A few months ago, I started listening to Hidden Brain, a podcast that “reveals the unconscious patterns that drive human behavior, the biases that shape our choices, and the triggers that direct the course of our relationships,” hosted by Shankar Vedantam. I find it fascinating!
A few weeks ago, I heard the episode Getting Unstuck, which was all about Design Thinking in life. The concept of Design Thinking comes from tech start-ups in Silicon Valley. It is the process they use to develop solutions and new products. Dave Evans, a former Apple employee who was tasked with designing the single-button mouse, summarizes Design Thinking in the podcast as a two-part problem, where the “first challenge is figuring out what problem needs to be solved, and the second challenge is solving the problem.” There are multiple steps to this two-part problem that involve researching the issue, developing a prototype, testing the prototype with the people who will use it sooner than later, gathering feedback, iterating on the prototype to improve it, rinse and repeat. Dave says, “design relies on the empirical process of iterating multiple ideas with prototypes. So going out into reality- not just in your head- and trying something out.”
Design Thinking has become a pretty big topic in education for good reason. In fact, ISTE’s new Student Standards require students to be an Innovative Designer (Standard 4), which surrounds the concept of Design Thinking to solve problems in the classroom. The first and second drafts of the new ISTE Teacher Standards also indicate that teachers will be expected to design and create these types of experiences for students (obviously, or how would students be able to implement Design Thinking?). My first real exposure to Design Thinking was through the Google Innovator Academy at Google’s headquarter in Mountainview, CA. With Design Thinking, students are immersed in the material and forced to apply the information and think outside the box, or at the very least if they are still inside the box, they must think. for. themselves. (cue the celebratory music)!
The following image is the design process in education as described by the Design Thinking For Educators website, which offers a multitude of resources for implementing Design Thinking into the classroom.
In the podcast, Dave goes on to describe the two types of problems we face throughout life. The first type of problems are called tame problems, which are problems we know how to solve. The second type of problems are wicked problems, where the criteria are changing all the time, the solution may not be used over and over, and conditions to the problem change frequently. Examples Dave gives for wicked problems are education, poverty, and raising a child. Dave said, “Design Thinking is particularly good for [wicked] problems,” because of their complex nature.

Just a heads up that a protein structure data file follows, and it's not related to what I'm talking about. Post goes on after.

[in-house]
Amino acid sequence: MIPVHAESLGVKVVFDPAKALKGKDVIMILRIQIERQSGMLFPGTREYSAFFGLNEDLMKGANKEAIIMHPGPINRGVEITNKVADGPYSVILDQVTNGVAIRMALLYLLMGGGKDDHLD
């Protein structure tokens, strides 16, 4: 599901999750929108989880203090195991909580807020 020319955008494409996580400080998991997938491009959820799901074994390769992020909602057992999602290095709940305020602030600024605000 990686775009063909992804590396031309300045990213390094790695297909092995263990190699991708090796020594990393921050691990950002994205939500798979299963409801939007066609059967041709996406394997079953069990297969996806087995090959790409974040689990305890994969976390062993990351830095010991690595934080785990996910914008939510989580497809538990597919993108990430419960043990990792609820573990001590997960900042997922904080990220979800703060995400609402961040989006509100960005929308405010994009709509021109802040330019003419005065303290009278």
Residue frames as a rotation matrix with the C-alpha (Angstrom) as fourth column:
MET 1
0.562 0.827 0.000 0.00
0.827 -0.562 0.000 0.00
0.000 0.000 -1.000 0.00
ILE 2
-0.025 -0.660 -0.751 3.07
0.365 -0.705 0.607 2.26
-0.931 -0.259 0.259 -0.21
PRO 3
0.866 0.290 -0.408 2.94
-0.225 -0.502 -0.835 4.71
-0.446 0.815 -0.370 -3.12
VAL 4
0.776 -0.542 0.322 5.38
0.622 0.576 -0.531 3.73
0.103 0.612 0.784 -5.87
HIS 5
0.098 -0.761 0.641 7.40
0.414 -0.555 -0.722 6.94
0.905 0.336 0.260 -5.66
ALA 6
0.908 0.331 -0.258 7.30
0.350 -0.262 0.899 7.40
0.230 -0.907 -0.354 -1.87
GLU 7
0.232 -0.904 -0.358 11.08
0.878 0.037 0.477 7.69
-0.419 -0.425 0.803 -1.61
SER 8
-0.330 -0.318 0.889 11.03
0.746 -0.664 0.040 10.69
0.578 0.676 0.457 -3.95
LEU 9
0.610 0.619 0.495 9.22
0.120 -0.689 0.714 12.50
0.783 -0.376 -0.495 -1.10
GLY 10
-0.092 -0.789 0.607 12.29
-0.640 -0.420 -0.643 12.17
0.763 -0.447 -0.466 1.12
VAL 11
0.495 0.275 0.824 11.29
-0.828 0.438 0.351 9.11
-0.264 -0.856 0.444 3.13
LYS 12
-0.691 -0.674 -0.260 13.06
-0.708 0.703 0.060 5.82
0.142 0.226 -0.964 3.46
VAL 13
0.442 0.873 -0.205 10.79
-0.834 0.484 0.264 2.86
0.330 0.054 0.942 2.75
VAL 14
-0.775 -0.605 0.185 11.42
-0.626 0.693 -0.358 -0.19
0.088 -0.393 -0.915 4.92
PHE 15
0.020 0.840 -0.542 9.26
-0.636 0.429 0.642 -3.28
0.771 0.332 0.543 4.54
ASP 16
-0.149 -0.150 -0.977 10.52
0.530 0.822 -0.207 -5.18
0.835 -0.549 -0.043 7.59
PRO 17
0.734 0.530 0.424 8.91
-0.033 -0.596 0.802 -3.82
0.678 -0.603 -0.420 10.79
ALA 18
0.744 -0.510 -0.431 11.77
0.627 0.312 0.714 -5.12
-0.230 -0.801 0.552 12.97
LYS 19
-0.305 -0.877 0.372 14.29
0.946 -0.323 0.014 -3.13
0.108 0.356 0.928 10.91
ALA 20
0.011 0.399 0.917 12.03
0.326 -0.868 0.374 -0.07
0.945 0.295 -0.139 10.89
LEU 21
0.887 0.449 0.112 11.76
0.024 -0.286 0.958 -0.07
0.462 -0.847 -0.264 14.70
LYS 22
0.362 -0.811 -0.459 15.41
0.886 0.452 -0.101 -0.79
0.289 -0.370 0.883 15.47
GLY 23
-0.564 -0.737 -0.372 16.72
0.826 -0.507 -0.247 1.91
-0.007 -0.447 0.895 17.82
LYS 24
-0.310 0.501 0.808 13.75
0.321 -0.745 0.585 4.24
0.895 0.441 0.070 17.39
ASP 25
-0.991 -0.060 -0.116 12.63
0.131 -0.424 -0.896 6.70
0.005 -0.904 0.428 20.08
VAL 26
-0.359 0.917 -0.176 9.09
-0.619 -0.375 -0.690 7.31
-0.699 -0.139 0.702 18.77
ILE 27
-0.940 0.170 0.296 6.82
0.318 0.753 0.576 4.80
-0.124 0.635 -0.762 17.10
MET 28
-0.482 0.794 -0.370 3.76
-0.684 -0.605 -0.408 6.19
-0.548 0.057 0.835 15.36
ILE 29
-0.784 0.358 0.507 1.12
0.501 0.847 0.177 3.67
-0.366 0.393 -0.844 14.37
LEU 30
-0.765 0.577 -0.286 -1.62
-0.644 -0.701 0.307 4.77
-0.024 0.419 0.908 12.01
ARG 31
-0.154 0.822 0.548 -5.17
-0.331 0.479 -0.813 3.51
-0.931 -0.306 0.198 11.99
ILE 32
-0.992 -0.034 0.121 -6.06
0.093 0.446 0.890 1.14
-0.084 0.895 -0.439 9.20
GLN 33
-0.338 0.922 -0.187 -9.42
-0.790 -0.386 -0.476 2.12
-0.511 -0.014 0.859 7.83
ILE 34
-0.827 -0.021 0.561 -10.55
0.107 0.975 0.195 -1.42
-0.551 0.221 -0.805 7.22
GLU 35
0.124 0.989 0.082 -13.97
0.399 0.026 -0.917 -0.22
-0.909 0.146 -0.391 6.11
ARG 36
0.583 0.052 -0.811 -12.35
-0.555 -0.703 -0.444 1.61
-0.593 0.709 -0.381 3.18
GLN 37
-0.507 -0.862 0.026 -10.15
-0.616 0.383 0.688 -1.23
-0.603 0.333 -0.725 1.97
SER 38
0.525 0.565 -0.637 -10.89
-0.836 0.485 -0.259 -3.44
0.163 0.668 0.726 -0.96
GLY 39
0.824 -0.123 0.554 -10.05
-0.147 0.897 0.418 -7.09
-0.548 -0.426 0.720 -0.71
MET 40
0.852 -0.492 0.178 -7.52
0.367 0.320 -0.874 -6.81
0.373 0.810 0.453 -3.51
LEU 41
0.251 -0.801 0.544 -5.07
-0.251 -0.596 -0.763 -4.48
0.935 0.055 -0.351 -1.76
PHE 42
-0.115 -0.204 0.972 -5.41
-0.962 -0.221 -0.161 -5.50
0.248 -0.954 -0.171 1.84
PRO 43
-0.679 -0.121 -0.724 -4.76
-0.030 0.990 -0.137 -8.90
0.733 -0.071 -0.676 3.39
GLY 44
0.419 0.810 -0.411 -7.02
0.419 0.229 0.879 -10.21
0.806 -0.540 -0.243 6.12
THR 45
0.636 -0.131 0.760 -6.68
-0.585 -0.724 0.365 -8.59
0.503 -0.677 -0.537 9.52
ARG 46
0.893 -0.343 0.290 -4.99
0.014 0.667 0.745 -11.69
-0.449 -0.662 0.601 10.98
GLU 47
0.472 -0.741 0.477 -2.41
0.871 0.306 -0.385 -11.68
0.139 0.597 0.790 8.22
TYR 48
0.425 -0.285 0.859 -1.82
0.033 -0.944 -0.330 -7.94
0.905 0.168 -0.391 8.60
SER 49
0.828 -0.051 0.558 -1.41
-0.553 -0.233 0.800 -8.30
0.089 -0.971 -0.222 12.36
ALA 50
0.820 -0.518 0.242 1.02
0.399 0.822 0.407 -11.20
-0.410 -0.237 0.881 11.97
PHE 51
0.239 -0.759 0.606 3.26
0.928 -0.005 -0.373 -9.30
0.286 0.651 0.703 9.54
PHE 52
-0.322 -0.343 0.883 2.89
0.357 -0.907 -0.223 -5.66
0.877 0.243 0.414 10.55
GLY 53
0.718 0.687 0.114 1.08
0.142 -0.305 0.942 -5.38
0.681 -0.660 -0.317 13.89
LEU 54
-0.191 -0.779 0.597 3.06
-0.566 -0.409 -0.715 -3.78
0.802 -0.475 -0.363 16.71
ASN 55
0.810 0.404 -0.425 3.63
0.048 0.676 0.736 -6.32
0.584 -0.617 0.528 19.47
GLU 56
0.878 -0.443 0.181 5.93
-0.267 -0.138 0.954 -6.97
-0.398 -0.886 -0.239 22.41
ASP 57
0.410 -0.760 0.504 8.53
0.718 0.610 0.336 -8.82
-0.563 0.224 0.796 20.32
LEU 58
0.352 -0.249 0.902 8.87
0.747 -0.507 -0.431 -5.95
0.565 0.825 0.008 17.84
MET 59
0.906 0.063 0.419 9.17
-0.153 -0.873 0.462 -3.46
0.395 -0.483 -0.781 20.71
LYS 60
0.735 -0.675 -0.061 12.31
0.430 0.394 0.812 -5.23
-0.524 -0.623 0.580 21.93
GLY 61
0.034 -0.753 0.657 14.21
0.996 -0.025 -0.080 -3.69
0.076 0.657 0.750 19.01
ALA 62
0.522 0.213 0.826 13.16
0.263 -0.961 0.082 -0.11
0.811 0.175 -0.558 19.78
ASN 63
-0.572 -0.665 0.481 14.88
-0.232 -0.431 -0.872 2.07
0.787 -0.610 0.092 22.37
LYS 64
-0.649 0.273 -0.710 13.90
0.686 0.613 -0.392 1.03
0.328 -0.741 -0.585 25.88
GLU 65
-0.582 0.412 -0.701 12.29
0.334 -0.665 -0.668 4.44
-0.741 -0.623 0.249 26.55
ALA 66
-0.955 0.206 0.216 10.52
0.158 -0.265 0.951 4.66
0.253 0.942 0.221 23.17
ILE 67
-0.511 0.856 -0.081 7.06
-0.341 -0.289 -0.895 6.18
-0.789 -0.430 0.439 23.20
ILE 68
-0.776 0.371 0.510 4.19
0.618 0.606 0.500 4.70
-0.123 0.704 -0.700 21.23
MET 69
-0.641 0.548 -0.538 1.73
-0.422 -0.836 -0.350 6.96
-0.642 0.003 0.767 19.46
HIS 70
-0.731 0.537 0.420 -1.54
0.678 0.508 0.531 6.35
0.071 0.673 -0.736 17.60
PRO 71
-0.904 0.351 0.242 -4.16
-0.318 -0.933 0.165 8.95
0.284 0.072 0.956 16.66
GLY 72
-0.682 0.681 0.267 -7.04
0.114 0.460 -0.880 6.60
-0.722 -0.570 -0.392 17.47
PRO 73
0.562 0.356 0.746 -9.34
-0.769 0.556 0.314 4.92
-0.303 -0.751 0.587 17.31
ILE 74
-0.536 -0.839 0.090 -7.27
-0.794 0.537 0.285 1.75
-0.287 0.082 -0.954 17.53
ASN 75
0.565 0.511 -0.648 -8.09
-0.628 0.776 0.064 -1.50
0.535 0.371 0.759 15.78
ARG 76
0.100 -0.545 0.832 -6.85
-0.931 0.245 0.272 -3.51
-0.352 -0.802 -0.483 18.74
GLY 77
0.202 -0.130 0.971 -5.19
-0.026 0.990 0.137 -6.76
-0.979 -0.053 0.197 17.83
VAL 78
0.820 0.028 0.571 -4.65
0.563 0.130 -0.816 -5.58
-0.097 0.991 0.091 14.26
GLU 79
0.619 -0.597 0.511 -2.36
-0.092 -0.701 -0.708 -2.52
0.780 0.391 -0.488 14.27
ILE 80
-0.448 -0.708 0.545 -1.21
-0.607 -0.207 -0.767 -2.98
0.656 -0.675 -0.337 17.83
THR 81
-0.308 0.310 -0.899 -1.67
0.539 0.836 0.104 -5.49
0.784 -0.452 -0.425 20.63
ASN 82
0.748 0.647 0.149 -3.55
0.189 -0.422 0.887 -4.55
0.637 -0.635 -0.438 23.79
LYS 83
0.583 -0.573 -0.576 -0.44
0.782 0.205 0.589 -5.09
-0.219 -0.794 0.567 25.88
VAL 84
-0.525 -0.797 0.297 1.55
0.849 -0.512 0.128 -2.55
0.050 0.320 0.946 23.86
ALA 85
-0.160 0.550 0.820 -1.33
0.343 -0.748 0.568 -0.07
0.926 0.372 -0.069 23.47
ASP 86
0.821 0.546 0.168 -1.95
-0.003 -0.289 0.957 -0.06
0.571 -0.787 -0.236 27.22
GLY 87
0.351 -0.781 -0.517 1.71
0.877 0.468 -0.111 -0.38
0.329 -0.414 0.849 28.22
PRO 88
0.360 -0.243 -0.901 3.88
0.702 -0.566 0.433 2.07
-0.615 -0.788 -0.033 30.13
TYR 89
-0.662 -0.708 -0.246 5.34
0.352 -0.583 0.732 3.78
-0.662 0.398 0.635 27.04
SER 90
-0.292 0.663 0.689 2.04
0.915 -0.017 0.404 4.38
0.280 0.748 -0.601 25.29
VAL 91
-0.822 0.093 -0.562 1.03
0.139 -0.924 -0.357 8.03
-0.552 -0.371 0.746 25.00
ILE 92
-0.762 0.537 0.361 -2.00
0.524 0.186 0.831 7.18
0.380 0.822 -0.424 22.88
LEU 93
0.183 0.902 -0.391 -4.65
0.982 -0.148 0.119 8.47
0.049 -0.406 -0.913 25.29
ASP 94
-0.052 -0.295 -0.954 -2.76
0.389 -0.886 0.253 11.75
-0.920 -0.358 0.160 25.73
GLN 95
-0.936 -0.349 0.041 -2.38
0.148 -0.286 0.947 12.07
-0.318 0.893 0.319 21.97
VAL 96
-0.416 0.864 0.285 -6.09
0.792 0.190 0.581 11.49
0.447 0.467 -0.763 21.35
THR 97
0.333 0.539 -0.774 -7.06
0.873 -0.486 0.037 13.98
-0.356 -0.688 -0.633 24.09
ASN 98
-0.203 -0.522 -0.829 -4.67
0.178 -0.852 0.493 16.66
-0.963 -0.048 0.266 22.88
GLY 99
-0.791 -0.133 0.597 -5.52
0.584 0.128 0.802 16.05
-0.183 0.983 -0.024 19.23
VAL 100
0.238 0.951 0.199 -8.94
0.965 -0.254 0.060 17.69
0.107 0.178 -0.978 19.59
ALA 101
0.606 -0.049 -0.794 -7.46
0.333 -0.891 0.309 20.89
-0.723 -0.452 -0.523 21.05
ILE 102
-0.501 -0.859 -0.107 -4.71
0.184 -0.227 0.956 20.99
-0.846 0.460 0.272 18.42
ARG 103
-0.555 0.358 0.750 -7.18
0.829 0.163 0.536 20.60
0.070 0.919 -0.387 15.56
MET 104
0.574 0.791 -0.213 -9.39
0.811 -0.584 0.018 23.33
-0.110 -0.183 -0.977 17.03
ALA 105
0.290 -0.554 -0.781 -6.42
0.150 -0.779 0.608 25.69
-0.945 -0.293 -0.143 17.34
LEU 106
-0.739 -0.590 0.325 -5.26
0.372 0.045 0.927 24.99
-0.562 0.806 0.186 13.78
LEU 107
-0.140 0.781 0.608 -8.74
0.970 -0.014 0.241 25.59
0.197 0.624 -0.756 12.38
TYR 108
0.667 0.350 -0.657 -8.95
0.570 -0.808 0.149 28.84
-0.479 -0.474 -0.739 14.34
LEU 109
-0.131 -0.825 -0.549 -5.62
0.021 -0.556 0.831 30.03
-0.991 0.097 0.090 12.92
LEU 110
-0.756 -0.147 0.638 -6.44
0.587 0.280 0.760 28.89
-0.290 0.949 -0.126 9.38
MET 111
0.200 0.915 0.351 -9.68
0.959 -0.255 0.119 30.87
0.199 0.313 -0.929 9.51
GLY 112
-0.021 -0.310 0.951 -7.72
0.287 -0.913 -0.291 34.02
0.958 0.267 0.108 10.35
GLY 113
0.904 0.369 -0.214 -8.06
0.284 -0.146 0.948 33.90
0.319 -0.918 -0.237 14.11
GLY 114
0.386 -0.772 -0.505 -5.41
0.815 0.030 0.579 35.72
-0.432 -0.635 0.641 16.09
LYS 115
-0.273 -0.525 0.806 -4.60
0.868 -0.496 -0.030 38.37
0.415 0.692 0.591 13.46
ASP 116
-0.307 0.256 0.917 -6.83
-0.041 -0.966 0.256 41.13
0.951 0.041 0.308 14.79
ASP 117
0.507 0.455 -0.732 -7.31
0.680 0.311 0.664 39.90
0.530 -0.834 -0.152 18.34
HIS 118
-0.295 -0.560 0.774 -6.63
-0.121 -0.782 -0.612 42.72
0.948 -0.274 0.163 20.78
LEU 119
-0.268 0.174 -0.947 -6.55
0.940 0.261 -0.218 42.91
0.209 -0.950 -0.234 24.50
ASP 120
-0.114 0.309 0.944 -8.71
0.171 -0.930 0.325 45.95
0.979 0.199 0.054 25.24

The Hidden Brain episode focuses on the usefulness of Design Thinking when people start to feel stuck in life. This is especially true when it comes to choosing a career. When Dave talks to his students at Standford in his Design Thinking in Life course, he tells them “there’s more than one of you in there, so there are many more than ‘one right answer’ to what your life looks like.” In one exercise he does with his students to get them to realize there is more than this one right answer, he has them write three completely different variations of their lives that they would be happy with. This helps people to see that there really is more than one option for their life… or problem. I recommend listening to the whole episode, which I’ve embedded below; it’s less than 30 minutes. I think if we can all become more comfortable with concepts of Design Thinking in our everyday life, we will feel much more comfortable creating a classroom environment for our kiddos that uses Design Thinking regularly.
To get started introducing Design Thinking to your students, check out some of these resources:
- The d.school at Stanford University Institute of Design
- Design Thinking for Educators by IDEO and Riverdale
- Future Design School in Canada (side note, one of my friends from the Innovator Academy, Les McBeth, runs their PD at FDS- she’s awesome!)
- And last, but certainly not least, my colleague Michael Roush does a workshop called the Five Rules of Design Thinking. Check out his ISTE Ignite talk here. If you’re going to OETC next week, he’ll be doing a workshop on the topic.
I’ll leave you with one last comment from the Podcast. Dave said, “Designers aren’t necessarily more creative than everybody else, they’re just better at getting unstuck.” Don’t we want this for our students- the ability to get ‘unstuck’ no matter what problem they face in life- personally, academically, and professionally?!
Have you used Design Thinking with students? If so, what did you do? How did it go? What would you do differently? If not, what’s holding you back? Please share in the comments!
Tech To You Later!